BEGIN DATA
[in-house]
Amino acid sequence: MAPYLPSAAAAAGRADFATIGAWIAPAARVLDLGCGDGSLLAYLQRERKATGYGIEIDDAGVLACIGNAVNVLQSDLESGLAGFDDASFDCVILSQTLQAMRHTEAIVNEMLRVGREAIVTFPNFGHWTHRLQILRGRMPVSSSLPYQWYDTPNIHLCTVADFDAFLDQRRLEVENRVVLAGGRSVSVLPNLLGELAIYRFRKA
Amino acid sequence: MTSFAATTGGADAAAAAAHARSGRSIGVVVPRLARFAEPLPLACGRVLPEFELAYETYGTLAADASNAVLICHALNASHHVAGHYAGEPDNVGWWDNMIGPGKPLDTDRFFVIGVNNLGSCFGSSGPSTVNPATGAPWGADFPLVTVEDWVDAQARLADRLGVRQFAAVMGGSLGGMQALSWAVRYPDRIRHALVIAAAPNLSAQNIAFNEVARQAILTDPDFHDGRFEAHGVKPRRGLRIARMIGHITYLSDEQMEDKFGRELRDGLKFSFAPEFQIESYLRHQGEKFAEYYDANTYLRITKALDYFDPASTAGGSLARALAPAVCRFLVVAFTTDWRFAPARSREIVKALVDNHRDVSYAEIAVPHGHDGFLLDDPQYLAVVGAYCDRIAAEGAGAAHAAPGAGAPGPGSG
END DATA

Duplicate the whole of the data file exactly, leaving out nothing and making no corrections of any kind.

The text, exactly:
[in-house]
Amino acid sequence: MAPYLPSAAAAAGRADFATIGAWIAPAARVLDLGCGDGSLLAYLQRERKATGYGIEIDDAGVLACIGNAVNVLQSDLESGLAGFDDASFDCVILSQTLQAMRHTEAIVNEMLRVGREAIVTFPNFGHWTHRLQILRGRMPVSSSLPYQWYDTPNIHLCTVADFDAFLDQRRLEVENRVVLAGGRSVSVLPNLLGELAIYRFRKA
Amino acid sequence: MTSFAATTGGADAAAAAAHARSGRSIGVVVPRLARFAEPLPLACGRVLPEFELAYETYGTLAADASNAVLICHALNASHHVAGHYAGEPDNVGWWDNMIGPGKPLDTDRFFVIGVNNLGSCFGSSGPSTVNPATGAPWGADFPLVTVEDWVDAQARLADRLGVRQFAAVMGGSLGGMQALSWAVRYPDRIRHALVIAAAPNLSAQNIAFNEVARQAILTDPDFHDGRFEAHGVKPRRGLRIARMIGHITYLSDEQMEDKFGRELRDGLKFSFAPEFQIESYLRHQGEKFAEYYDANTYLRITKALDYFDPASTAGGSLARALAPAVCRFLVVAFTTDWRFAPARSREIVKALVDNHRDVSYAEIAVPHGHDGFLLDDPQYLAVVGAYCDRIAAEGAGAAHAAPGAGAPGPGSG